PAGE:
Nvidia GeForce 9800 GT review
Still holding its own at this price, but note the HD 4830.
Review Date: 13 Feb 2009
Reviewed By: Mike Jennings
Price when reviewed: £77 (£89 inc VAT)
Value for Money
Nvidia doesn't have the upper hand in too many areas of this month's Labs, but the mid-range 9800 GT is one of the few to put up a real fight.
It's basically a cut-down 9800 GTX, with 112 stream processors, a core clock running at 600MHz, and 512MB of GDDR3. It requires a single six-pin power connector to run and supports SLI, although only with two cards - you'll need to aim higher for triple-SLI.
With a typical price of around £77 it falls close to ATI's HD 4830, and the two offer similar performance. Crysis set the tone, with the 9800 GT scoring 60fps at medium settings and 30fps at high - the HD 4830 scored 65fps and 29fps respectively. The trend continued with a score of 66fps at high to the HD 4830's 67fps; both cards averaged a still-impressive 54fps at very high.
In Far Cry 2, the cards were a mere frame per second apart in both the medium and high tests, and only in the demanding Call of Juarez test did the ATI card pull ahead, averaging 36fps to the 9800 GT's 27fps in our medium test.
It means there's very little to sway your decision either way. Looking at the wider picture, on either side there's a bit of a jump - the HD 4670 is around £20 cheaper, but can't compete for raw power, whereas the HD 4850 is dearer at £100.
We actually think there's enough of a performance rise to justify the extra expense of the latter card, but if your price band is strictly limited to around £80 then the choice boils down to the best package of outputs and extras you can find at which price.
Author: Mike Jennings
- iPhone 6 is toughest Apple handset yet
- OneDrive tempts iPhone 6 buyers with 30GB storage
- Password scam targeted eBay since February
- Toshiba beats retreat from consumer PC market
- Google to follow Apple with device encryption
- U2 and Apple working on "new music format"
- Ellison steps down: but who's really running Oracle now?
- Audioboo to become Audioboom in app revamp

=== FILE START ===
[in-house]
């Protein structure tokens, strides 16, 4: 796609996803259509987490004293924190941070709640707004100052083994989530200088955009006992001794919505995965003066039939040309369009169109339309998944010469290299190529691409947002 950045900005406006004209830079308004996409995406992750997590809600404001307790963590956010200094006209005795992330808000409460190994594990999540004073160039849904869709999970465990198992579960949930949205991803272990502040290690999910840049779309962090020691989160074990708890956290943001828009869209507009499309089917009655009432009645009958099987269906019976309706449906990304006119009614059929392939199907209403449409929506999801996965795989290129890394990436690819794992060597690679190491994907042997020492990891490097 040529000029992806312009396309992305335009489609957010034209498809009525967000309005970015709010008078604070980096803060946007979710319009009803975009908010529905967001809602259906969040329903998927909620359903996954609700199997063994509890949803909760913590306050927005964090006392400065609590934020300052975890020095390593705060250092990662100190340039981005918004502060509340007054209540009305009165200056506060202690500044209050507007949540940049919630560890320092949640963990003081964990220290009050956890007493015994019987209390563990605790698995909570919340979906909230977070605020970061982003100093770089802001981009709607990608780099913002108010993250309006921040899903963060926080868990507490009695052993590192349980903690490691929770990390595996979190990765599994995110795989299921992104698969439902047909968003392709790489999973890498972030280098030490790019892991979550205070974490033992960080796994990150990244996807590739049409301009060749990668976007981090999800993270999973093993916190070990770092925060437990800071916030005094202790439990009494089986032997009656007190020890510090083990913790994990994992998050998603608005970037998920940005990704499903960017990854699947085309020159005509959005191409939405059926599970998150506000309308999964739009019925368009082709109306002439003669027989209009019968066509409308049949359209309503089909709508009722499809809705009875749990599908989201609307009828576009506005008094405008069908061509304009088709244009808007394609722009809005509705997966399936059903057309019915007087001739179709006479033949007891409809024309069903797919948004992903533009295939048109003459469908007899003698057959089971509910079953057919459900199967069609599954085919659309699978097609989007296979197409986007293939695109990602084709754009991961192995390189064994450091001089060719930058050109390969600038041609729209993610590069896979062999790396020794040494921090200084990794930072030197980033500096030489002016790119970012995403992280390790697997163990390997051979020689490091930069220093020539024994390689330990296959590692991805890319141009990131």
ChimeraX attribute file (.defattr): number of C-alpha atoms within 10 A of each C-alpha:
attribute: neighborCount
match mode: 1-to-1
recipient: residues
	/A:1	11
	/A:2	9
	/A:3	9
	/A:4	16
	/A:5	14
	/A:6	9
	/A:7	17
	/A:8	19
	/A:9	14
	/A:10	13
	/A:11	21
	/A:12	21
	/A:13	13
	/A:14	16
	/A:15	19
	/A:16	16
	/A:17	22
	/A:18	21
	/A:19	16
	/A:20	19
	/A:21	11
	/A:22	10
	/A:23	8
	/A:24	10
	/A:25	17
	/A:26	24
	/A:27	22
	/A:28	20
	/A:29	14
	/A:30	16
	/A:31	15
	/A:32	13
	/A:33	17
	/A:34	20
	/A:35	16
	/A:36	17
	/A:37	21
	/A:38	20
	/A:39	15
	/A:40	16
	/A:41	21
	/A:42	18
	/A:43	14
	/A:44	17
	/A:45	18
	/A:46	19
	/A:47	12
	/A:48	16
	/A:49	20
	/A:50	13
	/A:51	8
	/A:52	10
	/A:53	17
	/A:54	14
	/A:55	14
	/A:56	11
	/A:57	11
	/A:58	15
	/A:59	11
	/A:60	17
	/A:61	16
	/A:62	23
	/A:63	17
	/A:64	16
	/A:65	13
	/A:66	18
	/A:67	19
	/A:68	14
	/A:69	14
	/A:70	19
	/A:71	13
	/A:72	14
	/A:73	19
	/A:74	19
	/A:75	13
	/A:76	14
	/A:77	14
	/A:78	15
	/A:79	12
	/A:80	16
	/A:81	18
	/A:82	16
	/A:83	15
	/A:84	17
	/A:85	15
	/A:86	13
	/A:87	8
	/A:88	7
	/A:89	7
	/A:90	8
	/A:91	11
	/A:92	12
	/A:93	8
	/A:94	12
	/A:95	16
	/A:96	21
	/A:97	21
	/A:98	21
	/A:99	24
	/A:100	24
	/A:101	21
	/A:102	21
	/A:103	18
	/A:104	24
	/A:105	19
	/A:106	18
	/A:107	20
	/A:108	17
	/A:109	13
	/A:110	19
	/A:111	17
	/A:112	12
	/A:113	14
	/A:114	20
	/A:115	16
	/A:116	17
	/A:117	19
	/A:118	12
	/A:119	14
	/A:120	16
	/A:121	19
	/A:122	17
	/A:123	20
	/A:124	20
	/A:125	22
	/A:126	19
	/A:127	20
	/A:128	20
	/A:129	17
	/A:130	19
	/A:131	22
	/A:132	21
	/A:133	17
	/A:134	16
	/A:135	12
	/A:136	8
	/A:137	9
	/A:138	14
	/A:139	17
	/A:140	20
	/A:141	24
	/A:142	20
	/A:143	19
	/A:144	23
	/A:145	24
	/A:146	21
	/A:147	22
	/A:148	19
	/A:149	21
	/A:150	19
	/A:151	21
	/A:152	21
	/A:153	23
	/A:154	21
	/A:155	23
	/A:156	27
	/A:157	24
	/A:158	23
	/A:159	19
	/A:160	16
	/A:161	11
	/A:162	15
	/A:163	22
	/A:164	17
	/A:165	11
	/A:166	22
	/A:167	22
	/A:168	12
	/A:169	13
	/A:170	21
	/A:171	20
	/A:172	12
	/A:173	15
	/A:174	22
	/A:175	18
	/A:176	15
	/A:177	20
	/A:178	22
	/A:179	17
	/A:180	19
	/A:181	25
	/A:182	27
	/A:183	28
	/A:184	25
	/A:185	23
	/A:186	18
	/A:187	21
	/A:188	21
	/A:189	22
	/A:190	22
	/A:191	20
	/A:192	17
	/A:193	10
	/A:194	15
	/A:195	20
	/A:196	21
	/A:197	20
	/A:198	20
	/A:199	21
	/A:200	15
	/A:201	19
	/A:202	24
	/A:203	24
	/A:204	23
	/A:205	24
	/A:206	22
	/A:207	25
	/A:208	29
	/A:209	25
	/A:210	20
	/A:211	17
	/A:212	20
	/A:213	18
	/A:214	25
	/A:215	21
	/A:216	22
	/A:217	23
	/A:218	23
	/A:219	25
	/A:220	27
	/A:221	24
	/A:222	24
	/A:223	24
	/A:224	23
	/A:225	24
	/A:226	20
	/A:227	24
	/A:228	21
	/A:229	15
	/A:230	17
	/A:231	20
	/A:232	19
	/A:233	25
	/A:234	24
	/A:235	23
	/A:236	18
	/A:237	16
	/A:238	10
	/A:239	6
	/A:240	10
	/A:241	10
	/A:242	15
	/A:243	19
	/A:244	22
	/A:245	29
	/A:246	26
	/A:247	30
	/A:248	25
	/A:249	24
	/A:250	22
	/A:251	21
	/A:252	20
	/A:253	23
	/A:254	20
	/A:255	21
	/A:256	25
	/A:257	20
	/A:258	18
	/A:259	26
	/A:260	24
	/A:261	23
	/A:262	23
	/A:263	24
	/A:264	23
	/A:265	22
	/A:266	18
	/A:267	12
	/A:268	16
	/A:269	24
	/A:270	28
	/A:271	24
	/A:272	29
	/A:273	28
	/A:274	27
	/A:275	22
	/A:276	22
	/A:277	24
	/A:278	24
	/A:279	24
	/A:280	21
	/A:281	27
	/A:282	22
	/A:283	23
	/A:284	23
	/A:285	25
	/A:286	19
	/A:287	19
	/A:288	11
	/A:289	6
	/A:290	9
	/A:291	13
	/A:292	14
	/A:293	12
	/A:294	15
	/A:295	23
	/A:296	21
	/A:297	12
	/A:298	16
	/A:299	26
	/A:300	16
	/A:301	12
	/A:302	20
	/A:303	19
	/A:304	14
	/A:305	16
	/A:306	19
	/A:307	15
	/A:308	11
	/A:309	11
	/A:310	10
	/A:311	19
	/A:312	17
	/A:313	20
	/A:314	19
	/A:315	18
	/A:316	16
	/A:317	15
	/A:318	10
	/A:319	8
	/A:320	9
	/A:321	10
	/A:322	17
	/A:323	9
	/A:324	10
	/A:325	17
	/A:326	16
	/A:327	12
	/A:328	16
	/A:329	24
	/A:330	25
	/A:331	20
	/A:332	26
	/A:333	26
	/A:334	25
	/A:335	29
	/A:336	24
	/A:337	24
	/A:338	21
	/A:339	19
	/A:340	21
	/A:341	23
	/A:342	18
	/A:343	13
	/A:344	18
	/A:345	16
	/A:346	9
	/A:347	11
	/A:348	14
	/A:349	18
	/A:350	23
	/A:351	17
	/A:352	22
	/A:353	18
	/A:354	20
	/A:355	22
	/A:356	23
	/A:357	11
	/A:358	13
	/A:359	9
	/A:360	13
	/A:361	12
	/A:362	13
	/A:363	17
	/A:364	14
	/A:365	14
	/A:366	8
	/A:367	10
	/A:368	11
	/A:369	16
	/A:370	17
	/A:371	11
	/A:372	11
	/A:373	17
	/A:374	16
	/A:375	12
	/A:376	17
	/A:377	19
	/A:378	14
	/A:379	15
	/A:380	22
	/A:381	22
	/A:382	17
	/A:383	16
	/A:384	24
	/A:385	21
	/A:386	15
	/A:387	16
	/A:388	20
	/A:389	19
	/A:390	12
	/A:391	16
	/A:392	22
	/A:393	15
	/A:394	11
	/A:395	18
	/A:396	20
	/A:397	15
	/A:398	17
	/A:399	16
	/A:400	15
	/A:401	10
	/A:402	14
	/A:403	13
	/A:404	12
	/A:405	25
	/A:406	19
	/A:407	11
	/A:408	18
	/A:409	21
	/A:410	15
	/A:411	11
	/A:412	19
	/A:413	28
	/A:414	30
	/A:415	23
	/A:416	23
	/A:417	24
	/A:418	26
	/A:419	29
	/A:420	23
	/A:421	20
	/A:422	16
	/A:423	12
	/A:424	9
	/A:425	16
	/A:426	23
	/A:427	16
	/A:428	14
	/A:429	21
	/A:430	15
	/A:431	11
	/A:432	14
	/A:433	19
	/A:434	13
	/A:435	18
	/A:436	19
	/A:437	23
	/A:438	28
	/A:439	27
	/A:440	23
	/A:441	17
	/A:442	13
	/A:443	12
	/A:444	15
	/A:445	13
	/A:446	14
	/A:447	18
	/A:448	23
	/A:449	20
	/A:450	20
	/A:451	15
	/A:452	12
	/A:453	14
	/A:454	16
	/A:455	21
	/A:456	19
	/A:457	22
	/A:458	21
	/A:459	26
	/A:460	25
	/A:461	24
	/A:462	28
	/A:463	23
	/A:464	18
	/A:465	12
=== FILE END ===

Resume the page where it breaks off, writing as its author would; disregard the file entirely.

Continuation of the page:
- Apple slaps down Google and police, as it takes high ground on user privacy
- Amazon releases high-end Kindle Voyage Touch
- How to check your identity hasn’t been sold to the hackers
- Tim Cook: this is how much TV has changed since the 70s
- Westminster wins the .London battle
- 20 years of PC Pro: from deep pan pizza to virtualisation
- Five reasons why the Apple Watch leaves me cold
- Apple Watch, iPhone 6 and 6 Plus: Tim Cook's Apple back with a bang?
- BT Home Hub 5: how to get maximum speed
- 20 years of PC Pro: one-star reviews (including "the worst tablet we've ever seen")
- 20 years of PC Pro: our best covers
- Why we've closed the PC Pro forums
- The 7 best Chromebooks of 2014
- iPhone 6 vs Galaxy S5: is the Apple or Samsung flagship smartphone right for you?
- How to install iOS 8 without deleting apps and data
- The best smartwatches of 2014: what's the best smartwatch?
- Nexus 6 (X or Shamu) release date, price and specs rumour roundup
- Best of IDF: top tech and memorable moments from Intel's tech show
- How Apple Pay works and how to use it on your iPhone 6 or Apple Watch
- Tech of the future... and the British boffins building it
- Abuse magnets: the people behind corporate Twitter accounts
- Putting people at the centre of software design
- How to sell more ebooks on Amazon
- 10 ways to make your business more secure
- Top five VoIP mistakes
- How to add in-app purchasing to an iPhone, Android or Windows app
- Remote-control ransomware: TeamViewer and software hardball
- Why laptops with serial ports matter to the Internet of Things
- Make your mobile battery last longer
- Small steps into handling Big Data
- Nexus 5: does it really run stock Android?
- How to get broadband to a garden office